- 10-stop ND filter (ND 3): This is the most common ND filter in daytime long exposure photography. Thanks to this filter, you can take long exposures even in harsh light at noon, and it has a big visual impact on the images. It’s the perfect filter to create the minimalist and dreamlike atmospheres typical of long exposure photography.
- 6-stop ND filter (ND 1.8): If your goal is to keep some detail of the moving elements, then this is the lens filter for daytime long exposure to go. Ideal when shooting waterfalls or seascapes.
- 15-stop ND filter (ND 4.5): Generally used to capture daytime ultra-long exposure photographs, with exposure times over 5 minutes in daylight.
Some filter holders allow us to use 2 and 3 filters at the same time, so you can achieve a similar result using a 10 + 6-stop ND filters instead of a 15-stop ND filter. (Just make sure there are no light leaks between the filter gaps).
ND Filters are usually expensive, but even though you can find cheap filters, my recommendation is to invest in a good quality 10-stop ND filter for long exposure photography in daylight. If you want to know more about different types and brands, you can take a look at our in-depth guide to lens filters in photography.
Daytime long exposure photography tips
We have gone through the main basics of shooting long exposure photography in daylight, but we are not done yet. Daytime long exposure photography requires a lot of trial and error, and it can be frustrating when you first try it.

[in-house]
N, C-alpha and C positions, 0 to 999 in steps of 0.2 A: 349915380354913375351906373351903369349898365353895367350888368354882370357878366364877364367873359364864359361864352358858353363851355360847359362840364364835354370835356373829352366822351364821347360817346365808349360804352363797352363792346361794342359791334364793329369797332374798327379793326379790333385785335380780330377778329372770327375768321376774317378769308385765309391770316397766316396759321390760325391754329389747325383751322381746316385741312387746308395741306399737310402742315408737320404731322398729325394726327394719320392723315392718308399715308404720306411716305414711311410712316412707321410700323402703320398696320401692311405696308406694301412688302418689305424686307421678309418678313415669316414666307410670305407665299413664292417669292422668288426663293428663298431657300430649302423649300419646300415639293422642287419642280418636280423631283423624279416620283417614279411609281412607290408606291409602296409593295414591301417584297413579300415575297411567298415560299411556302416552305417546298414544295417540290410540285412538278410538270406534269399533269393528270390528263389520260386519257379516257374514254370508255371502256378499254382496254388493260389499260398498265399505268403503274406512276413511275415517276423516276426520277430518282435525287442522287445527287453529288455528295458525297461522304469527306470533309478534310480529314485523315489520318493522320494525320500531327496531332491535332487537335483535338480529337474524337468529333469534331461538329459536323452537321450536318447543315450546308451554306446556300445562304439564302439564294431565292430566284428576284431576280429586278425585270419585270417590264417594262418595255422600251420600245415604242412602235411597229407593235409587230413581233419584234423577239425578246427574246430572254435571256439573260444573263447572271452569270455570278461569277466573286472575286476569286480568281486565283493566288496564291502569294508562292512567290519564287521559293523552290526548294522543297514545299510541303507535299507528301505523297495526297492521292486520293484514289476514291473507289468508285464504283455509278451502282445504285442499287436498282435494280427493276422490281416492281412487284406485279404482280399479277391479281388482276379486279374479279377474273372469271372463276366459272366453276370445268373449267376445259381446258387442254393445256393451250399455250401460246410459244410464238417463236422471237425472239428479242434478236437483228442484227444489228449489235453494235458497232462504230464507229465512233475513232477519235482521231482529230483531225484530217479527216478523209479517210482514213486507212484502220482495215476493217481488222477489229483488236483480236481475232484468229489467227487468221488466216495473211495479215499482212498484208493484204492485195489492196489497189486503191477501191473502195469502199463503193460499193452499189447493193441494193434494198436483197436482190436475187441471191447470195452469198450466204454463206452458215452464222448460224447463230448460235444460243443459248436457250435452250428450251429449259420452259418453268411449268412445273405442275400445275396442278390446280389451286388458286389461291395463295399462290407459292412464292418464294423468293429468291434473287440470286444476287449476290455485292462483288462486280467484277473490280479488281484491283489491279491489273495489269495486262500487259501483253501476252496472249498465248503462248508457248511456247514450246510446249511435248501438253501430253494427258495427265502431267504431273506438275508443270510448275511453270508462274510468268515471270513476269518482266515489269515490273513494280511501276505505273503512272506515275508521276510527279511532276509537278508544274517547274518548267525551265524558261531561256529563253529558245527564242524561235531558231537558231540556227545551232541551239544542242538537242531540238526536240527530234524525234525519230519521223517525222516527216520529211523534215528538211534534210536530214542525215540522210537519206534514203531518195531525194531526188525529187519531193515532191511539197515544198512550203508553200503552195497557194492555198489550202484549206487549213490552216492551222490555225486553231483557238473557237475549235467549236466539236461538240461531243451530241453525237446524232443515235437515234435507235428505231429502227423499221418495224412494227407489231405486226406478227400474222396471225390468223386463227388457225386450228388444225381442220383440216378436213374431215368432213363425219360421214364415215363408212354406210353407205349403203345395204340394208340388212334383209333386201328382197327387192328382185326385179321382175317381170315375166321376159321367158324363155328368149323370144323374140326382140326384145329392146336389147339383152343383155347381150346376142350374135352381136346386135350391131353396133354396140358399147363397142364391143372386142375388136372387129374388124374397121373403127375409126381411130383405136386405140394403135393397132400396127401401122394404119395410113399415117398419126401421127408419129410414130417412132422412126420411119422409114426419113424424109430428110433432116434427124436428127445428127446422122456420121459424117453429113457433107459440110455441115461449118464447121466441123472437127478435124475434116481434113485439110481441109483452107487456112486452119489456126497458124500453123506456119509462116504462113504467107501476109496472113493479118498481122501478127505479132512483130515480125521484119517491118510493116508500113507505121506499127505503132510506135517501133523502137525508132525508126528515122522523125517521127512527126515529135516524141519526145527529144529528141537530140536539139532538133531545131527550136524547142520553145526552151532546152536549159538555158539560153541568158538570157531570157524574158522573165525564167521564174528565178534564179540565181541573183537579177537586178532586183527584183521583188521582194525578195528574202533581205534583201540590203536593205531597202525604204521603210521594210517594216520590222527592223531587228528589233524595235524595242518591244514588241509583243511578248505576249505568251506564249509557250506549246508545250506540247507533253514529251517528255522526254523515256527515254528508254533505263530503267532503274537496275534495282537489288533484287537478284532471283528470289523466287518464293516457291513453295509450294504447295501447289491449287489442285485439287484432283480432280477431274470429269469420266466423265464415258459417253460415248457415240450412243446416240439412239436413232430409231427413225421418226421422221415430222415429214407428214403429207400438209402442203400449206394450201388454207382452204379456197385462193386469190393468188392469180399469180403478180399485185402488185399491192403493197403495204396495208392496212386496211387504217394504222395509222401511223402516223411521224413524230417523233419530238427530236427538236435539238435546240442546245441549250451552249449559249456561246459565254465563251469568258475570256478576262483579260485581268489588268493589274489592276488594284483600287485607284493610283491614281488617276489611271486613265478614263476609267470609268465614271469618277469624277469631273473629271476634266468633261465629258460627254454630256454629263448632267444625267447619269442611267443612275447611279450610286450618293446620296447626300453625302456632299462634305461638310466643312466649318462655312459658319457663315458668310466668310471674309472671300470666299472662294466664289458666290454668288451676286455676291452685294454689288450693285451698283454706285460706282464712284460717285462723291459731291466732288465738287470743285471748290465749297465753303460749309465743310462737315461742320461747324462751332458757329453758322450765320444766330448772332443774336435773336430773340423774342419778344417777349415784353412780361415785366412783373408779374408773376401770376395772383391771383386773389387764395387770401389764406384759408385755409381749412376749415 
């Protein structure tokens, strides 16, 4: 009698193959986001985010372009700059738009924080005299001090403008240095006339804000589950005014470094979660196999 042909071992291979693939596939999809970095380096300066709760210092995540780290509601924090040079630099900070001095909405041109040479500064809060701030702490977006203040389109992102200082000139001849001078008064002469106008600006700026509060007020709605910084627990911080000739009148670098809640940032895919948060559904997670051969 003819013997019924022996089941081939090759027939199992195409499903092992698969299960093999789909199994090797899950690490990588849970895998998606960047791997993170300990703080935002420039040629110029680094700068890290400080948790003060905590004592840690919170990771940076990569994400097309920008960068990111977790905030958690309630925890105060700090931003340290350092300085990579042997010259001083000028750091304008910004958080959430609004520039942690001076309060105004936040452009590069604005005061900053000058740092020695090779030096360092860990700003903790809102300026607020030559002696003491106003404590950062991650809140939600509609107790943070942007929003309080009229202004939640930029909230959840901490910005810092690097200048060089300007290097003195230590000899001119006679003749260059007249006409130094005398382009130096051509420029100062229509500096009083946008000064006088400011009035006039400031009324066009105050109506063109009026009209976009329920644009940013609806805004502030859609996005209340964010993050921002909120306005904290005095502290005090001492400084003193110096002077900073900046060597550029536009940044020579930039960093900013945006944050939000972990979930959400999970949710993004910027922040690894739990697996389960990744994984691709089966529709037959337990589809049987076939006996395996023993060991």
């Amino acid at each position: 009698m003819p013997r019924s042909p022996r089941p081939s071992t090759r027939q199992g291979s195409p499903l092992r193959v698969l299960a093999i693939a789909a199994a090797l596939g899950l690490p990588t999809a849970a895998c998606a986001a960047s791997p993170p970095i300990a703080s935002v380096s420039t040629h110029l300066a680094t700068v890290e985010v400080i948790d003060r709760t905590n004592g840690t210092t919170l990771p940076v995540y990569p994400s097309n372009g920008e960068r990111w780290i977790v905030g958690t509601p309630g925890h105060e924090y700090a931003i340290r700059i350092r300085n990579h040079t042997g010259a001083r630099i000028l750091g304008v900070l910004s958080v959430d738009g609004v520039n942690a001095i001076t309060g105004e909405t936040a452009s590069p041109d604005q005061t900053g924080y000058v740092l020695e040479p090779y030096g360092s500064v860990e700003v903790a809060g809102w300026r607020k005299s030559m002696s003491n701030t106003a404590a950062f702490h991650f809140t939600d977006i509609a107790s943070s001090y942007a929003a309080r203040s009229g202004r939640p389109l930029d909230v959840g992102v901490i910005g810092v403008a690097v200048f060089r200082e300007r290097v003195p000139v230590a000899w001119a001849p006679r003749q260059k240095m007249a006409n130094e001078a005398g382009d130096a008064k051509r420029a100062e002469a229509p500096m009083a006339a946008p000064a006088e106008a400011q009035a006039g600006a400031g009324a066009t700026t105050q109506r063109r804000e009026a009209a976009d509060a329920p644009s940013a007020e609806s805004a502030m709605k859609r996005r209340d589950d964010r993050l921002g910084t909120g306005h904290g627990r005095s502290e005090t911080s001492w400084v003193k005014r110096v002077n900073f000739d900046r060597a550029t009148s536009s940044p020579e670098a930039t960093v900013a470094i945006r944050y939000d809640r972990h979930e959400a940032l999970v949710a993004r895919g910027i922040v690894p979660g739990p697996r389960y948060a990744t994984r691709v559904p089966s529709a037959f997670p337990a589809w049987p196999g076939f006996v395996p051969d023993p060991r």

To help you succeed and enjoy it, below you’ll find some of the best daytime long exposure photography tips:
- Open your eyes: Before setting the tripod or taking any pictures, observe and analyze in advance what you have around to look for the best composition. It’s also helpful to avoid people walking in front of your camera when shooting very long exposures in daylight.
- Use a sturdy tripod: The most important gear for daytime long exposure photography. Check this article out to understand how important it’s to use a tripod while taking long exposure photos in daylight.
- Shoot in Raw: To get the best quality files. That way you’ll have more data to play within the post-processing.
- Turn off the Image Stabilization (IS): Otherwise, your lens will try to counteract any movement adding blur to your final photos.
- Look for any light leaks: Light leaks are very common in daytime long exposure photography. To avoid any unwanted flare in your photos, cover the viewfinder and the space between the ND filters.
- Focus before setting up the ND filters: Focusing with the filters on will be quite difficult as they block the light. So first of all, focus, then take a test shot to double-check the focus and lastly lock the autofocus off.
- Use a shutter release cable or the Exposure delay mode: To prevent any vibrations in your camera and blur in your photos. An intervalometer is another helpful accessory for daytime long exposure in order to set up more parameters besides the shutter speed.
- Use a long exposure calculator: There are a lot of helpful apps to calculate the shutter speed for your long exposure photos during the day. You can check how to use them and a couple of examples here.